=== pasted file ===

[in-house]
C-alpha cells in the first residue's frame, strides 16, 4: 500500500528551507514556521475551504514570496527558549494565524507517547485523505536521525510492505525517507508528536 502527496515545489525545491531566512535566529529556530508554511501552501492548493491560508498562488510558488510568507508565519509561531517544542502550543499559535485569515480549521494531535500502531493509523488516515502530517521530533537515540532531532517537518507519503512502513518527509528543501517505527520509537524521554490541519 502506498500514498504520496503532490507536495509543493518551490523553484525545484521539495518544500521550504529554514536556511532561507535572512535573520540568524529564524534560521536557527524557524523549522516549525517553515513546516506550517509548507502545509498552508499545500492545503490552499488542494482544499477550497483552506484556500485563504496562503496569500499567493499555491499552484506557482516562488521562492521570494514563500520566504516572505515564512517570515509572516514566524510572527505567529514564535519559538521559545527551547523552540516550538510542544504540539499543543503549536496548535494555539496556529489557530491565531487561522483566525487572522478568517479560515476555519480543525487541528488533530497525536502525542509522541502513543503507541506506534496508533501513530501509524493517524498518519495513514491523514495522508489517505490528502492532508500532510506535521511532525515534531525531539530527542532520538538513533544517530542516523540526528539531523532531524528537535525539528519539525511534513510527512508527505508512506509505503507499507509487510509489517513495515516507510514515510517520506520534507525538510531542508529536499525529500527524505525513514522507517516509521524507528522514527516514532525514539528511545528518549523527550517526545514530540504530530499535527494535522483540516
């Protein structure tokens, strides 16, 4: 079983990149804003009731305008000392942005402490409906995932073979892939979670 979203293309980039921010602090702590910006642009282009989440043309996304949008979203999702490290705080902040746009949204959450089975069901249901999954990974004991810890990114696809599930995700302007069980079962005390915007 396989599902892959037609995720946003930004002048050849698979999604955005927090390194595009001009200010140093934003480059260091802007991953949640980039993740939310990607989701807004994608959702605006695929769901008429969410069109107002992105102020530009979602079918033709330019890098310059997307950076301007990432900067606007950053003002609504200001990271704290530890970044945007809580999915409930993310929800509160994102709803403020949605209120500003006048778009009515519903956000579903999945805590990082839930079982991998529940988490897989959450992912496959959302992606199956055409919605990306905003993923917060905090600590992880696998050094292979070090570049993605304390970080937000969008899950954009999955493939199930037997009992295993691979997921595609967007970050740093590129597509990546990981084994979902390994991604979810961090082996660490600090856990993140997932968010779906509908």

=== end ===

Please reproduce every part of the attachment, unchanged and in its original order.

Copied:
[in-house]
C-alpha cells in the first residue's frame, strides 16, 4: 500500500528551507514556521475551504514570496527558549494565524507517547485523505536521525510492505525517507508528536 502527496515545489525545491531566512535566529529556530508554511501552501492548493491560508498562488510558488510568507508565519509561531517544542502550543499559535485569515480549521494531535500502531493509523488516515502530517521530533537515540532531532517537518507519503512502513518527509528543501517505527520509537524521554490541519 502506498500514498504520496503532490507536495509543493518551490523553484525545484521539495518544500521550504529554514536556511532561507535572512535573520540568524529564524534560521536557527524557524523549522516549525517553515513546516506550517509548507502545509498552508499545500492545503490552499488542494482544499477550497483552506484556500485563504496562503496569500499567493499555491499552484506557482516562488521562492521570494514563500520566504516572505515564512517570515509572516514566524510572527505567529514564535519559538521559545527551547523552540516550538510542544504540539499543543503549536496548535494555539496556529489557530491565531487561522483566525487572522478568517479560515476555519480543525487541528488533530497525536502525542509522541502513543503507541506506534496508533501513530501509524493517524498518519495513514491523514495522508489517505490528502492532508500532510506535521511532525515534531525531539530527542532520538538513533544517530542516523540526528539531523532531524528537535525539528519539525511534513510527512508527505508512506509505503507499507509487510509489517513495515516507510514515510517520506520534507525538510531542508529536499525529500527524505525513514522507517516509521524507528522514527516514532525514539528511545528518549523527550517526545514530540504530530499535527494535522483540516
């Protein structure tokens, strides 16, 4: 079983990149804003009731305008000392942005402490409906995932073979892939979670 979203293309980039921010602090702590910006642009282009989440043309996304949008979203999702490290705080902040746009949204959450089975069901249901999954990974004991810890990114696809599930995700302007069980079962005390915007 396989599902892959037609995720946003930004002048050849698979999604955005927090390194595009001009200010140093934003480059260091802007991953949640980039993740939310990607989701807004994608959702605006695929769901008429969410069109107002992105102020530009979602079918033709330019890098310059997307950076301007990432900067606007950053003002609504200001990271704290530890970044945007809580999915409930993310929800509160994102709803403020949605209120500003006048778009009515519903956000579903999945805590990082839930079982991998529940988490897989959450992912496959959302992606199956055409919605990306905003993923917060905090600590992880696998050094292979070090570049993605304390970080937000969008899950954009999955493939199930037997009992295993691979997921595609967007970050740093590129597509990546990981084994979902390994991604979810961090082996660490600090856990993140997932968010779906509908």